Replication & Open Scholarship
One of my favourite blog sites is Retraction Watch. It's a little like watching Border Security: Australia's Front Line, a show that
takes viewers behind the scenes of Australia's Customs, Immigration and Quarantine departmentsWatching folks trying to sneak past people intent on catching smuggled contraband has a morbid fascination, the driver of reality TV around the world. But when it intrudes on your professional world it starts to look a little bit different.
NY Times article (Published: April 16, 2012) on the rise of academic fraud in the scientific publishing community. The 'currency' of academia sure isn't in denominations of fiscal exchange (with the minor exception of grant funding featuring ever more prominently in academic staff rankings as more meaningful metrics of contribution remain elusive). The real currency of the academy is reputation.
Reputation is established by peer-reviewed publication in journals that exert care and critical attention to the quality, process, and conclusions presented for publication to the scholarly community. That process of carefully curated, critically reviewed sharing of research outcomes is under siege from both within and without. From within by the challenges of sustaining quality procedures that insure the highest calibre of writing, methodology, and presentation of accurate, reproducible results. And from without by the rapidly changing means of communication, production, dissemination and sharing of the outputs from this process.
The troubling reality is publication fraudulent research reports is on the rise. That could be for a number of reasons - greater care in the review process catching things that before might have slipped through; increasing sloppiness in that process allowing things that shouldn't pass into 'print' (used loosely for distribution in various media formats); increasing pressure on researches to get "their data" published in the pursuit of increasingly scarce research dollars; and increasing numbers of researchers who are unethical (whether consciously aware of it or not) or just plain deceitful.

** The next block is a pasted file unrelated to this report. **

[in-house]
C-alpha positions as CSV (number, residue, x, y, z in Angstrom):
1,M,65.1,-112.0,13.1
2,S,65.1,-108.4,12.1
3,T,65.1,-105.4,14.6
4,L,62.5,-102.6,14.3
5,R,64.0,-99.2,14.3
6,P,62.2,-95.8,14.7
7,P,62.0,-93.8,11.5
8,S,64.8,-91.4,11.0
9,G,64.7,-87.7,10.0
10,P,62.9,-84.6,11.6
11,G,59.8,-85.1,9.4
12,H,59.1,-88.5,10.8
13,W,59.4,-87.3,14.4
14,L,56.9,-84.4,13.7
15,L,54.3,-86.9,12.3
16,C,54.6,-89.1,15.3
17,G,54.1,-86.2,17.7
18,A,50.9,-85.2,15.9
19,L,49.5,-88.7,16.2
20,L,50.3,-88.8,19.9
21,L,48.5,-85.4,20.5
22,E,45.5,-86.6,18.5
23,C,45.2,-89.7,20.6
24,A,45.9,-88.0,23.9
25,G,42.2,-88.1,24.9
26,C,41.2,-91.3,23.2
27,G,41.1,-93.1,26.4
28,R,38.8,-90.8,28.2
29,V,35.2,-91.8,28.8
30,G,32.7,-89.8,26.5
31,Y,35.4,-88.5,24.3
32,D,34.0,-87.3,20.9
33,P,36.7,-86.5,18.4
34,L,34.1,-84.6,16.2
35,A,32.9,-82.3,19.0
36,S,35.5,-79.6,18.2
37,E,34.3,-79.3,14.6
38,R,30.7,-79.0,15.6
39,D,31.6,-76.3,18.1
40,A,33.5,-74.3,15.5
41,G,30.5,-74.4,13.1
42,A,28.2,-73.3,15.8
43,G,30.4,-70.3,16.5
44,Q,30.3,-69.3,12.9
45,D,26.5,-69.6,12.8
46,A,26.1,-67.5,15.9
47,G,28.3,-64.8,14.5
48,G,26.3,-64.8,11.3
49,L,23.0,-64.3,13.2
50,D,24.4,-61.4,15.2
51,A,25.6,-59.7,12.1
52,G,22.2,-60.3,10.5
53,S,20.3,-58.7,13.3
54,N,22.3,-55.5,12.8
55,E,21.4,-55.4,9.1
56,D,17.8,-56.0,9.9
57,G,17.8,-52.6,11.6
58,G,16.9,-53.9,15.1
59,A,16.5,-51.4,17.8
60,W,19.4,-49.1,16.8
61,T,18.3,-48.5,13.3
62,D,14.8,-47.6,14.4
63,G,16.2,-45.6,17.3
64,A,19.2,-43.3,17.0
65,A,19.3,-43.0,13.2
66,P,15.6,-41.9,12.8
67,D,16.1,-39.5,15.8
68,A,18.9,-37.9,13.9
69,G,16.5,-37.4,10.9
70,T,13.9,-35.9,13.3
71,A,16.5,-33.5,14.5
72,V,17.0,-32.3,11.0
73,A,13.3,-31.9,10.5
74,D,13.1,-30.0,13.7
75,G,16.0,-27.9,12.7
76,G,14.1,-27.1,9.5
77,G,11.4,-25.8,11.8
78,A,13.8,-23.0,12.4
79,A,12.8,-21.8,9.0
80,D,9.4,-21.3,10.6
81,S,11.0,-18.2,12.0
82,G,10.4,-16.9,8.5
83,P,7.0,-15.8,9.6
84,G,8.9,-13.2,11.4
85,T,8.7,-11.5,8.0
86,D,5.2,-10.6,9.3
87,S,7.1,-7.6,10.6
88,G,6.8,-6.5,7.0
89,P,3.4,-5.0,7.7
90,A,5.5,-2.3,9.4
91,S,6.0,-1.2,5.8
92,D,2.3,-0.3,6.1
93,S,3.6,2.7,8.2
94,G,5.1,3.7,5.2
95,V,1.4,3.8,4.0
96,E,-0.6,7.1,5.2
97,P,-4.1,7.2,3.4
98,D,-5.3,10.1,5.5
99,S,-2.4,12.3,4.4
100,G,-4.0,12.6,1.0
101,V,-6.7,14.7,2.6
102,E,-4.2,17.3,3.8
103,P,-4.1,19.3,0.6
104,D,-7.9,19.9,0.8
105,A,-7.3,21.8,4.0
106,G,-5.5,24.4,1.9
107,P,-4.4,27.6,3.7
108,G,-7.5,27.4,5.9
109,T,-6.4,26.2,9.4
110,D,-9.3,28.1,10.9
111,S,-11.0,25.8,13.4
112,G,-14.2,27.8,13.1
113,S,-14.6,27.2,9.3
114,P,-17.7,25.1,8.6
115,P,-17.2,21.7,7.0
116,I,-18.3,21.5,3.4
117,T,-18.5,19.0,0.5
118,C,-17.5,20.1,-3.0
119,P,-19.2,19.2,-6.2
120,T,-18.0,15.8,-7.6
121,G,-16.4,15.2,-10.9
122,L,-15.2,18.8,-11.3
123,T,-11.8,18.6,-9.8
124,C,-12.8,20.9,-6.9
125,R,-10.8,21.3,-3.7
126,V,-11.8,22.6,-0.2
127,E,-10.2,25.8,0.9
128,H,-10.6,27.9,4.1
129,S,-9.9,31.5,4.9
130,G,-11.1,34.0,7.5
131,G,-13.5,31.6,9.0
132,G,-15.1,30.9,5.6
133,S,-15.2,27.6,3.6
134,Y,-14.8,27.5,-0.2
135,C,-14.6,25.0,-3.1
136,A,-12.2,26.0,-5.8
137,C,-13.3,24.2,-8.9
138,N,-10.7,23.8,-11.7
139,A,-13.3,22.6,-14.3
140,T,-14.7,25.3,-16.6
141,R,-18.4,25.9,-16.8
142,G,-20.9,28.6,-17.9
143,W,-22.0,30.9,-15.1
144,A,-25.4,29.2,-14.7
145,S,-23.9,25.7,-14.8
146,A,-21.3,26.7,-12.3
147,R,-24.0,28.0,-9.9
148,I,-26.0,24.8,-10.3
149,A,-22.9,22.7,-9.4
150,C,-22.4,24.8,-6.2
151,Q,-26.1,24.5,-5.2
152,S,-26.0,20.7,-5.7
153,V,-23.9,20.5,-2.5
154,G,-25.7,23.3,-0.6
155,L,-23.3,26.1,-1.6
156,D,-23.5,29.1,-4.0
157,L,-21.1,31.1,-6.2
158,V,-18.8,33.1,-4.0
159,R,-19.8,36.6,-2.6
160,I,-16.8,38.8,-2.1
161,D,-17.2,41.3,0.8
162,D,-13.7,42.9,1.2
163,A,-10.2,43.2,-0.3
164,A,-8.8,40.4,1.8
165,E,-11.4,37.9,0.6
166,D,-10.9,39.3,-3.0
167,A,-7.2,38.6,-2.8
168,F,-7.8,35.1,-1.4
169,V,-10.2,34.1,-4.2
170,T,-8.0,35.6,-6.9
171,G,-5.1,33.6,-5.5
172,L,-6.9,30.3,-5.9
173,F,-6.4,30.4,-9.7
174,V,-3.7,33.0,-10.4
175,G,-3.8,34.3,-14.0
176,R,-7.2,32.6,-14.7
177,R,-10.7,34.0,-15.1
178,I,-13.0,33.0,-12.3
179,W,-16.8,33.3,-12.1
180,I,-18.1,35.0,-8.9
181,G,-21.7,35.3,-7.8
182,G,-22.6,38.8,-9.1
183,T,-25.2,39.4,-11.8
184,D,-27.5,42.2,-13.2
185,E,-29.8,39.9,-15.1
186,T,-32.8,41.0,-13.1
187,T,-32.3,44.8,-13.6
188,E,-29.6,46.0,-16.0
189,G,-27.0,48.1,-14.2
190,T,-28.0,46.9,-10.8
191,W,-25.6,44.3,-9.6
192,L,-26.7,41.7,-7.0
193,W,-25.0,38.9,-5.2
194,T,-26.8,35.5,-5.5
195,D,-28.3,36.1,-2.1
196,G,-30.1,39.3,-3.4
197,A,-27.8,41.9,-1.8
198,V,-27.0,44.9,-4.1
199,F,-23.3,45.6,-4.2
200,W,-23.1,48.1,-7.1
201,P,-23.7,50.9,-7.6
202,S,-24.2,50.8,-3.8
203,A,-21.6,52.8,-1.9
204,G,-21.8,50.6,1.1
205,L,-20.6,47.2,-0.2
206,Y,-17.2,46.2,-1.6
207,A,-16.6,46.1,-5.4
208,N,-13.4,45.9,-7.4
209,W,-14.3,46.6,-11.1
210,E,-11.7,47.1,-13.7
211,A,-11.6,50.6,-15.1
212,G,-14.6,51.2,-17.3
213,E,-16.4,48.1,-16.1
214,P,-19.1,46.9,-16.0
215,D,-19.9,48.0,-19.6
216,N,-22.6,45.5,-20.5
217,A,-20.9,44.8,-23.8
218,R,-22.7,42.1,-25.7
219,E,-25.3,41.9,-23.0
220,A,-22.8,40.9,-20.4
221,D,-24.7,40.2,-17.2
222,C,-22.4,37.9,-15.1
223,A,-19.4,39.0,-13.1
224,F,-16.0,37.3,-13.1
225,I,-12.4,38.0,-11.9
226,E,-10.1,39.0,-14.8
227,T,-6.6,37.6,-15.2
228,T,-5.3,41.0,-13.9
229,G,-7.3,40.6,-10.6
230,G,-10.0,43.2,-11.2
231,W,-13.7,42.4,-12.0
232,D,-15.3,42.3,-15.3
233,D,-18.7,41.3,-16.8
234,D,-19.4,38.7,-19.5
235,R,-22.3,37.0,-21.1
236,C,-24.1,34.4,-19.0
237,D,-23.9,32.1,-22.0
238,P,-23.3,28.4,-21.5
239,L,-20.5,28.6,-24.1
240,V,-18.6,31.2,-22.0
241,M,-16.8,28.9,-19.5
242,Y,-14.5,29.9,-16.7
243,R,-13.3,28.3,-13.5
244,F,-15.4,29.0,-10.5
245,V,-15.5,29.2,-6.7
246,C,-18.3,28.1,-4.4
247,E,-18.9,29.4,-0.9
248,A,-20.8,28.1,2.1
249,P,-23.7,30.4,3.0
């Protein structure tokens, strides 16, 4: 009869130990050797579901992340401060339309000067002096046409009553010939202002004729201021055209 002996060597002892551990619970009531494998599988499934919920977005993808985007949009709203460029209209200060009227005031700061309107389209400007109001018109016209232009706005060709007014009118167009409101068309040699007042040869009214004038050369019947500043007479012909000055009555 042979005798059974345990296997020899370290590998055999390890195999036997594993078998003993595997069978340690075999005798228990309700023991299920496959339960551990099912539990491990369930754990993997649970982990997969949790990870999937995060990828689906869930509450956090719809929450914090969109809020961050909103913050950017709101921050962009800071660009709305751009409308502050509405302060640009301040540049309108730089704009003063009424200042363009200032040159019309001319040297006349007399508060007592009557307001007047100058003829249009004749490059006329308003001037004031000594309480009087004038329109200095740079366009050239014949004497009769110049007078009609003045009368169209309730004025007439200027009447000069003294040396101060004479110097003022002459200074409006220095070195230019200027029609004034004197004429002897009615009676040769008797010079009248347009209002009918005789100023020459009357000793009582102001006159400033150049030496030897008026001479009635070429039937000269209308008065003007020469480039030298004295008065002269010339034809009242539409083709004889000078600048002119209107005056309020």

The latest chapter in this concerns the failure to replicate published findings. One of the hypotheses is that the incentives to publish predispose researchers to take liberties that influence how they report what they did. The result of this is attempts to follow published methodologies result in different outcomes. Why? Because what really happened wasn't quite what was written up in the published paper. That adds a five reason why retractions have gone up, and another category for the list of fraudulent practices.
The Reducibility Project is setting out to test this prospect in papers published in the psychological sciences. The goal of the project is to
...estimate the reproducibility of a sample of studies from the scientific literature. The project is a large-scale, open collaboration involving dozens of scientists from around the world. The investigation is currently sampling from the 2008 issues of three prominent psychology journals - Journal of Personality and Social Psychology, Psychological Science, and Journal of Experimental Psychology: Learning, Memory, and CognitionThere are many reasons to follow this project. We assume that things making it through the peer review process by qualified reviewers reflect careful efforts to reveal how things in nature work. If the outcomes of this publishing process don't reliably accomplish this we're in a heap of trouble. Not only is the primary set of metrics for career reward and advancement now suspect, but our understanding of the world around us must be, as well. And the system has a built in bias that may contribute significantly toward this concern - unwillingness to publish failures to reject the null hypothesis.
Granted not every experiment can be replicated. Large longitudinal clinical trials for one. They're too expensive, take too much time, and are conducted under conditions that just can't be reproduced exactly even if you had time and money. But many others can and aren't. Journals don't like them. They prefer the shiny new factoid or the innovative discovery. Journals are run by people, too.
But the vast number of experiments do result in failures to reject the null hypotheses. And we're blind to them. That means not only are we doomed repeat the past - how do we know it IS the past if we don't share this information? - but we're unable to see exactly the context for experiments that do produce rejected null hypotheses.
The early indications aren't very promising. Another project in the psychological sciences has been working at the replication of experiments for a year now. PsychFileDrawer has tried to replicate 9 studies and succeeded at three. Not a promising start.
-- pdl --